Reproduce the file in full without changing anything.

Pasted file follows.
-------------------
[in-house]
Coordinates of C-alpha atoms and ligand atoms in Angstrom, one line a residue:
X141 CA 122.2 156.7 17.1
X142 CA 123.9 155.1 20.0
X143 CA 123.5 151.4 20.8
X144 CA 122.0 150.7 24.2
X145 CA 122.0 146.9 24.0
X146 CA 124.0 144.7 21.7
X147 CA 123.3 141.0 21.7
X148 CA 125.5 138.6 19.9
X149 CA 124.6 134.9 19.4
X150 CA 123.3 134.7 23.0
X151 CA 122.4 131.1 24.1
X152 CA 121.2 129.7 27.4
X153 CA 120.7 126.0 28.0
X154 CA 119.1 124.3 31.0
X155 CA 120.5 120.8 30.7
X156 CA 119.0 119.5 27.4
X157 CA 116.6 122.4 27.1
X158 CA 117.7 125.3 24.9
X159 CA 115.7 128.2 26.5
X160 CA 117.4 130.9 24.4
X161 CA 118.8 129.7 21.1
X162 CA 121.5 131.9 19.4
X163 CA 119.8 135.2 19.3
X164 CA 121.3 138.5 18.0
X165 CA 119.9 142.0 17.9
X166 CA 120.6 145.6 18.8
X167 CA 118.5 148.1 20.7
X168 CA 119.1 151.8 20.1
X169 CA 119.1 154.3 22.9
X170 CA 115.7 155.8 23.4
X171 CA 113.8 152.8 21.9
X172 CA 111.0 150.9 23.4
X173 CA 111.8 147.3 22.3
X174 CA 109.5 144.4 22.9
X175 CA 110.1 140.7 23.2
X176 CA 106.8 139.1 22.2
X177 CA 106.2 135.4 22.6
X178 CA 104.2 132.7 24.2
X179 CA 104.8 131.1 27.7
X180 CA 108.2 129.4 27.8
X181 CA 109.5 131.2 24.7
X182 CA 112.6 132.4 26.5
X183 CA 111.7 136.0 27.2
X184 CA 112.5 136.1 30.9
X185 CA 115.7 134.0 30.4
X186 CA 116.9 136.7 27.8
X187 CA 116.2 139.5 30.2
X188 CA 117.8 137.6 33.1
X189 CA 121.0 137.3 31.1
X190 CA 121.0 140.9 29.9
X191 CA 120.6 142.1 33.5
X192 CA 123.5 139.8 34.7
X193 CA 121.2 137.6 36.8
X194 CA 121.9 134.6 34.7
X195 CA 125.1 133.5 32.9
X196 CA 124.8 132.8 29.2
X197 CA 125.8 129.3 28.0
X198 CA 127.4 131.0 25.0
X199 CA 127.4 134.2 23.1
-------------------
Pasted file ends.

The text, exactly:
[in-house]
Coordinates of C-alpha atoms and ligand atoms in Angstrom, one line a residue:
X141 CA 122.2 156.7 17.1
X142 CA 123.9 155.1 20.0
X143 CA 123.5 151.4 20.8
X144 CA 122.0 150.7 24.2
X145 CA 122.0 146.9 24.0
X146 CA 124.0 144.7 21.7
X147 CA 123.3 141.0 21.7
X148 CA 125.5 138.6 19.9
X149 CA 124.6 134.9 19.4
X150 CA 123.3 134.7 23.0
X151 CA 122.4 131.1 24.1
X152 CA 121.2 129.7 27.4
X153 CA 120.7 126.0 28.0
X154 CA 119.1 124.3 31.0
X155 CA 120.5 120.8 30.7
X156 CA 119.0 119.5 27.4
X157 CA 116.6 122.4 27.1
X158 CA 117.7 125.3 24.9
X159 CA 115.7 128.2 26.5
X160 CA 117.4 130.9 24.4
X161 CA 118.8 129.7 21.1
X162 CA 121.5 131.9 19.4
X163 CA 119.8 135.2 19.3
X164 CA 121.3 138.5 18.0
X165 CA 119.9 142.0 17.9
X166 CA 120.6 145.6 18.8
X167 CA 118.5 148.1 20.7
X168 CA 119.1 151.8 20.1
X169 CA 119.1 154.3 22.9
X170 CA 115.7 155.8 23.4
X171 CA 113.8 152.8 21.9
X172 CA 111.0 150.9 23.4
X173 CA 111.8 147.3 22.3
X174 CA 109.5 144.4 22.9
X175 CA 110.1 140.7 23.2
X176 CA 106.8 139.1 22.2
X177 CA 106.2 135.4 22.6
X178 CA 104.2 132.7 24.2
X179 CA 104.8 131.1 27.7
X180 CA 108.2 129.4 27.8
X181 CA 109.5 131.2 24.7
X182 CA 112.6 132.4 26.5
X183 CA 111.7 136.0 27.2
X184 CA 112.5 136.1 30.9
X185 CA 115.7 134.0 30.4
X186 CA 116.9 136.7 27.8
X187 CA 116.2 139.5 30.2
X188 CA 117.8 137.6 33.1
X189 CA 121.0 137.3 31.1
X190 CA 121.0 140.9 29.9
X191 CA 120.6 142.1 33.5
X192 CA 123.5 139.8 34.7
X193 CA 121.2 137.6 36.8
X194 CA 121.9 134.6 34.7
X195 CA 125.1 133.5 32.9
X196 CA 124.8 132.8 29.2
X197 CA 125.8 129.3 28.0
X198 CA 127.4 131.0 25.0
X199 CA 127.4 134.2 23.1